Beginning in the early 1960s, Seattle-area radio listeners enjoyed the company of the amiable Jack Morton at home, in their cars, and at the beach on transistor radios. Disc jockeys were celebrities and Morton was one of the biggest. When he made personal appearances and when he engaged in wacky public stunts, listeners were happy to come see him in person. During his decades-long career, radio broadcasting saw a lot of changes, and Morton navigated them with grace, charm, and wit.
Son of a Radio Man
John Archibald Morton was born in Seattle on February 13, 1935. His father Archie was a Puget Sound broadcasting executive. His mother, Clara Huggins Morton, was the granddaughter of a British Hudson's Bay Company fur trader who in 1849 arrived in what would later become Washington state. From 1941 to 1947, young Jack lived in California when the elder Morton worked for CBS there. Returning to Seattle with his family, Jack went to Garfield High School, where he played on the golf team. He went on to the University of Washington and was a member of the Psi Upsilon fraternity. The only job he was known to have had before his radio career began was as a young man, loading frozen peas onto a refrigerated car at a Walla Walla cannery. He shared the job with two friends. Each of them worked a separate shift, allowing them to sleep in rotation at the local motel where they were staying (Evans, "Early Beginnings ...").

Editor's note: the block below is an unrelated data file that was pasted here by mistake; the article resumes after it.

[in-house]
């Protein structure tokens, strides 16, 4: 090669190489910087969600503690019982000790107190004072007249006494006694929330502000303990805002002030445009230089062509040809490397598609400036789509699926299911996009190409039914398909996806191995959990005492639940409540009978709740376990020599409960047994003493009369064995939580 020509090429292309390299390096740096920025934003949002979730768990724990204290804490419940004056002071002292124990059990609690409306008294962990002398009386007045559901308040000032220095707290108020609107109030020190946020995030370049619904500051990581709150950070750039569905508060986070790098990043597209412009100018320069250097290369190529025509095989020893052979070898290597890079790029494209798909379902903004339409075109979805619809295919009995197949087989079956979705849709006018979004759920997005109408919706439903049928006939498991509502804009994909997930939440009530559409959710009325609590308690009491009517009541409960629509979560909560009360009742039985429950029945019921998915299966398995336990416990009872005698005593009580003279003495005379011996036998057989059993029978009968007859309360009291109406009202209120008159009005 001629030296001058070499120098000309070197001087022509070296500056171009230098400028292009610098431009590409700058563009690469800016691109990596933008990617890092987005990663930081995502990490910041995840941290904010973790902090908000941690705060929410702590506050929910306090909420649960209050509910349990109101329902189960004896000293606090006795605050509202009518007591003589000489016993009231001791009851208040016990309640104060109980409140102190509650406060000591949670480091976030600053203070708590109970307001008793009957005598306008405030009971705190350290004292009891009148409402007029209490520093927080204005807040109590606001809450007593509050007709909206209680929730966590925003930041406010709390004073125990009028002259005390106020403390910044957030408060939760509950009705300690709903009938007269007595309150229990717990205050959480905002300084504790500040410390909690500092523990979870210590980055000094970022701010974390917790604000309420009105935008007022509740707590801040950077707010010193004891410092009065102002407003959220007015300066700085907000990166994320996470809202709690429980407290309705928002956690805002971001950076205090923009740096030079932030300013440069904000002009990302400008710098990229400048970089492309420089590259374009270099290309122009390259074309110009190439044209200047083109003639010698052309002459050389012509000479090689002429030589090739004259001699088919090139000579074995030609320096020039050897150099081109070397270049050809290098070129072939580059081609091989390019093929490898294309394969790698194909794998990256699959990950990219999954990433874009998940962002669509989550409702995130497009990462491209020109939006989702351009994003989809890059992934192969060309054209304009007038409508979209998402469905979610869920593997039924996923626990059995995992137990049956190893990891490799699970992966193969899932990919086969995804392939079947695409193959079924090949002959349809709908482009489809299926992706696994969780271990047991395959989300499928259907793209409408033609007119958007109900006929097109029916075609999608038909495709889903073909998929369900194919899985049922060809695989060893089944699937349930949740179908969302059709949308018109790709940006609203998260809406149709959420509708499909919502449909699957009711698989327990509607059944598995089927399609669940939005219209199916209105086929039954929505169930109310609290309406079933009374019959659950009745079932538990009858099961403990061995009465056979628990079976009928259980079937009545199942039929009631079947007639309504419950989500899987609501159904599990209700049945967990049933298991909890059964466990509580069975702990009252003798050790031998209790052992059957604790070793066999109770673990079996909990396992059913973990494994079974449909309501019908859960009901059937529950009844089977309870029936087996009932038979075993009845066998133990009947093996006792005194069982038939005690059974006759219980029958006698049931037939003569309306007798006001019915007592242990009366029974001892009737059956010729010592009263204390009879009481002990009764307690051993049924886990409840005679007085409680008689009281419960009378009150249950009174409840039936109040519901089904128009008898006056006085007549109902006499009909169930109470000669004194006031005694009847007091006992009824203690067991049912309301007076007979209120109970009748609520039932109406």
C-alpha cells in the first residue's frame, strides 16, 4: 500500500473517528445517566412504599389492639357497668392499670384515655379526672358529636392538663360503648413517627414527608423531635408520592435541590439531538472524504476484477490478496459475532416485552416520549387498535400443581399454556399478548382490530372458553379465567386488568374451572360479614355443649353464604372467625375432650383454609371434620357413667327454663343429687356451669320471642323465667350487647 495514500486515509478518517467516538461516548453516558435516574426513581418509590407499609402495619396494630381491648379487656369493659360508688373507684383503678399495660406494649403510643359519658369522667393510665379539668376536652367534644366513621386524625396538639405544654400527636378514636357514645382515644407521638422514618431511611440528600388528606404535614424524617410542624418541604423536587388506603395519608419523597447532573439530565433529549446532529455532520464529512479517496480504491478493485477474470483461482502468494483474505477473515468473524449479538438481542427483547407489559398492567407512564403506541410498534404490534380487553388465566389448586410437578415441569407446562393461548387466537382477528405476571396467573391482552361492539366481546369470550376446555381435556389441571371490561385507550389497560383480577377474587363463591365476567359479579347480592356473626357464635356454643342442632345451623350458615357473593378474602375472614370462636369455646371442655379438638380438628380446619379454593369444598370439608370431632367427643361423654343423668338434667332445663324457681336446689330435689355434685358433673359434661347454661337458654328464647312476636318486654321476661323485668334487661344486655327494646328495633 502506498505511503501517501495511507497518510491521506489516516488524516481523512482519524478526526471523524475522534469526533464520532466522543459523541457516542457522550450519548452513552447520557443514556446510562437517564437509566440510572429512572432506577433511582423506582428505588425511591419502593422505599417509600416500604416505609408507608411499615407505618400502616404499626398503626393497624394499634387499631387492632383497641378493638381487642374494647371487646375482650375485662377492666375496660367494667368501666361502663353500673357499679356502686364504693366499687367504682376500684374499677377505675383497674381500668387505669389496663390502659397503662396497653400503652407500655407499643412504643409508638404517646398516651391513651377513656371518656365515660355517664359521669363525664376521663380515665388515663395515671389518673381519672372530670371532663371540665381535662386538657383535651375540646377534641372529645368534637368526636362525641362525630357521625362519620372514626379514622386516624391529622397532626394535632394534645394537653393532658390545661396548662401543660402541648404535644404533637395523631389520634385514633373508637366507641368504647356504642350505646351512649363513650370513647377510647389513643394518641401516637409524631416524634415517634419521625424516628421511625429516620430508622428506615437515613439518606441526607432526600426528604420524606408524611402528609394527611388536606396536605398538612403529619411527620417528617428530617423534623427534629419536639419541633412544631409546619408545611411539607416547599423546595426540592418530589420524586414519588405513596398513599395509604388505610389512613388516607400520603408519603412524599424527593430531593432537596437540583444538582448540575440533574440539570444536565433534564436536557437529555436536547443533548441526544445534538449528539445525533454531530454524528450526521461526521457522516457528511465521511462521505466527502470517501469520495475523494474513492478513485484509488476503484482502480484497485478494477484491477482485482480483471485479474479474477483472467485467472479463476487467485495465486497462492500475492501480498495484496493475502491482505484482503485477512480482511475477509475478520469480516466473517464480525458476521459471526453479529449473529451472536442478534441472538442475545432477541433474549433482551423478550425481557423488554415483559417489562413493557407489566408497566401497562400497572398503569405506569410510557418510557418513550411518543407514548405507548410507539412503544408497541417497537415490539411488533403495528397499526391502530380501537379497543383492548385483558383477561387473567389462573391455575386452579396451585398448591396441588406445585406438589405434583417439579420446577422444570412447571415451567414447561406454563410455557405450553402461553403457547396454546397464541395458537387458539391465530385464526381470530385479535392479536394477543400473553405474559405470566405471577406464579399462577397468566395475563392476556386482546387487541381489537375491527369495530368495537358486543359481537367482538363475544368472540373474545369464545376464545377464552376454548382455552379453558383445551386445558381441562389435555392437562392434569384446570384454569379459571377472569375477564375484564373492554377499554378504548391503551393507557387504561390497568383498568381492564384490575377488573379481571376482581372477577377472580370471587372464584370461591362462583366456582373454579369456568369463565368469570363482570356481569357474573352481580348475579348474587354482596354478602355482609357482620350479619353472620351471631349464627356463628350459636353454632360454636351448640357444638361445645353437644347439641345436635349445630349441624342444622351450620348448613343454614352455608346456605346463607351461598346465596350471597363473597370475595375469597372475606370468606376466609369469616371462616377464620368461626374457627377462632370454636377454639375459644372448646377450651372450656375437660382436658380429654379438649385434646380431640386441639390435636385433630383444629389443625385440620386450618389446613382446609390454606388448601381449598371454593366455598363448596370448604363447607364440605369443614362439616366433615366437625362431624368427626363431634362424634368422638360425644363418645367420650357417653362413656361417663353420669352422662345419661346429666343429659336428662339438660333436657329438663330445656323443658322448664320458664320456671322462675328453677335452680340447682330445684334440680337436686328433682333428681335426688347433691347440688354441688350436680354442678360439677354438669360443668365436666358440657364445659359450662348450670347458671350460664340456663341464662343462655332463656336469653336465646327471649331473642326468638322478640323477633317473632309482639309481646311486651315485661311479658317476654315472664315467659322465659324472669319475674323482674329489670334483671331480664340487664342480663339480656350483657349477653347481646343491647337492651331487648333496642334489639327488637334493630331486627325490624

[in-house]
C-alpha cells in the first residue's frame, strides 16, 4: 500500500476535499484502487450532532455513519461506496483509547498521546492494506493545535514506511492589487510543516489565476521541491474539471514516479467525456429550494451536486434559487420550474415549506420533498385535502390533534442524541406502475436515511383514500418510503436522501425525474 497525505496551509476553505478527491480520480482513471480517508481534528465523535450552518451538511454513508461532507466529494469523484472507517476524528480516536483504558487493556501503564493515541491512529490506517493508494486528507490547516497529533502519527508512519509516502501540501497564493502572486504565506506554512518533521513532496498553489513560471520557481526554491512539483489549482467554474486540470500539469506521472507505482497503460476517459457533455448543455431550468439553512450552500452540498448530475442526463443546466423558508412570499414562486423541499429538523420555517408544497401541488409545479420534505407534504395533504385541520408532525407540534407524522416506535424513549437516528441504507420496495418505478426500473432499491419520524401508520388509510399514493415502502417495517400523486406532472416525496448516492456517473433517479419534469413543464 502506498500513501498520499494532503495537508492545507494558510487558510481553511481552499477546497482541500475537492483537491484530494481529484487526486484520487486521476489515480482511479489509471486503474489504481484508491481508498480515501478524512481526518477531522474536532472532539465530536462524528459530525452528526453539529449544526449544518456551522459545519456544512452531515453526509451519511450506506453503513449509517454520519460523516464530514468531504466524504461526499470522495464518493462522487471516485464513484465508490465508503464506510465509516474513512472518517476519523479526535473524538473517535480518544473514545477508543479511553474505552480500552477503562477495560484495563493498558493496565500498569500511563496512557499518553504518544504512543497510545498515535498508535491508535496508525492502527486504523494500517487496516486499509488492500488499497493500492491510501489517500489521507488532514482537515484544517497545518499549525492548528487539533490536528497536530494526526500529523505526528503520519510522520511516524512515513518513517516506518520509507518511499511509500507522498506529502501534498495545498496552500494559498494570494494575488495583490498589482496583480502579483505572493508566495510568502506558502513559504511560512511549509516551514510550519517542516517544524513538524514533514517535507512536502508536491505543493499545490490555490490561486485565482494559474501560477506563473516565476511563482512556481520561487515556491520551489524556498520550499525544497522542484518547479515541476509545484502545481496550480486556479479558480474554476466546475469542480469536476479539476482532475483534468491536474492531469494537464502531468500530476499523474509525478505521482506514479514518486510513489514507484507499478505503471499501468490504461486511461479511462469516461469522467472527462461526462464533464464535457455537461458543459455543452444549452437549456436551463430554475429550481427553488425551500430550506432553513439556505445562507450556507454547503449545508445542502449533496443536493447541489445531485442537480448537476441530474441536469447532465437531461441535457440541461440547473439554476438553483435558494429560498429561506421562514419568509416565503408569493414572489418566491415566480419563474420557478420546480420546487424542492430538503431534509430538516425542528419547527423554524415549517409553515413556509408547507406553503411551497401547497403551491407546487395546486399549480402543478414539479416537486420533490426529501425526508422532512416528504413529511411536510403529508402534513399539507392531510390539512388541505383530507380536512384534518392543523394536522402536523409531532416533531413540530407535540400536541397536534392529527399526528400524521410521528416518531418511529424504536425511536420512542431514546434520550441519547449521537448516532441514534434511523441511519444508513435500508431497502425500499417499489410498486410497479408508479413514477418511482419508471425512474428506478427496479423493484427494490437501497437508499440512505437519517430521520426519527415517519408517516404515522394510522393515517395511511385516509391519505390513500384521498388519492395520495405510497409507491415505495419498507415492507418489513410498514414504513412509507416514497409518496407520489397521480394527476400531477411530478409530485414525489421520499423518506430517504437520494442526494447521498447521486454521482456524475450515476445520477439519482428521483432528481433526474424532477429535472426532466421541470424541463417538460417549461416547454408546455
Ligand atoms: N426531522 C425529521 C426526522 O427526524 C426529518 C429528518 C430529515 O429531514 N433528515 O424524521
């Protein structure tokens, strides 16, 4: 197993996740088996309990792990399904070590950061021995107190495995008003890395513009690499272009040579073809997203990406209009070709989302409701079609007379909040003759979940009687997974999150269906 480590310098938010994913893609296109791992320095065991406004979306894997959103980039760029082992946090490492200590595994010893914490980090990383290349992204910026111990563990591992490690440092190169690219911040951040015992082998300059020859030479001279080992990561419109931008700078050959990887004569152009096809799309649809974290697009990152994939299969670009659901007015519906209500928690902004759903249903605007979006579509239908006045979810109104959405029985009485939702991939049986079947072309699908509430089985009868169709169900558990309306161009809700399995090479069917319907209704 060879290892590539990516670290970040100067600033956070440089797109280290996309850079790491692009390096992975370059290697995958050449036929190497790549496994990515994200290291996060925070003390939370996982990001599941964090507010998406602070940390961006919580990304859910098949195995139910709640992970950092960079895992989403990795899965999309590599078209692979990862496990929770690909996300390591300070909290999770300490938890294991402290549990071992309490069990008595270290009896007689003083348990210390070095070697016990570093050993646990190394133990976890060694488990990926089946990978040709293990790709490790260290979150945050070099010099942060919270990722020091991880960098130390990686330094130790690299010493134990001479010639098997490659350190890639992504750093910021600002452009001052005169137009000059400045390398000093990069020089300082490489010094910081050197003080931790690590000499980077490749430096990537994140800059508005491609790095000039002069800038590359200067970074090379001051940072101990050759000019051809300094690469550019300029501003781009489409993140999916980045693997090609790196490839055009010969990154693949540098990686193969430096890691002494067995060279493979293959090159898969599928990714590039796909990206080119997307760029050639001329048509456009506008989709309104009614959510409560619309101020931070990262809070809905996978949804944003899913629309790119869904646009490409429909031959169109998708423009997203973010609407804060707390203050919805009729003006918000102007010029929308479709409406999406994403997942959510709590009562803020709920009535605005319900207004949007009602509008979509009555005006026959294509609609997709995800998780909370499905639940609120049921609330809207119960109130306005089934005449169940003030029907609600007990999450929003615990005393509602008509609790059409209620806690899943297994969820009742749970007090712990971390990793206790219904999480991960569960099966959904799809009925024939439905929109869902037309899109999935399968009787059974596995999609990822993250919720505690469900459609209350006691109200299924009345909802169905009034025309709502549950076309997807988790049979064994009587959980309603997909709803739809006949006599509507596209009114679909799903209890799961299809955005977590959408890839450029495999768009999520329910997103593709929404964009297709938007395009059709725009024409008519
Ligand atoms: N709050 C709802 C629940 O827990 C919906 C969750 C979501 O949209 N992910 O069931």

In 1955, he was drafted and served for two years at Fort Bliss, Texas. In 1958 he returned to Washington and enrolled at the University of Puget Sound in Tacoma, where he also hosted a jazz show at KMO, a local station owned by his father. He later said, "Dad never pushed me into radio. I just went into it naturally" (Remington). Morton had been behind the mic at KMO for about a month when he got a phone call from announcer Jim French, a big name in Seattle radio. A mutual friend had asked French to give the kid a listen. Morton was thrilled when French phoned him at the station and told him he had a chance to make it in Seattle radio someday.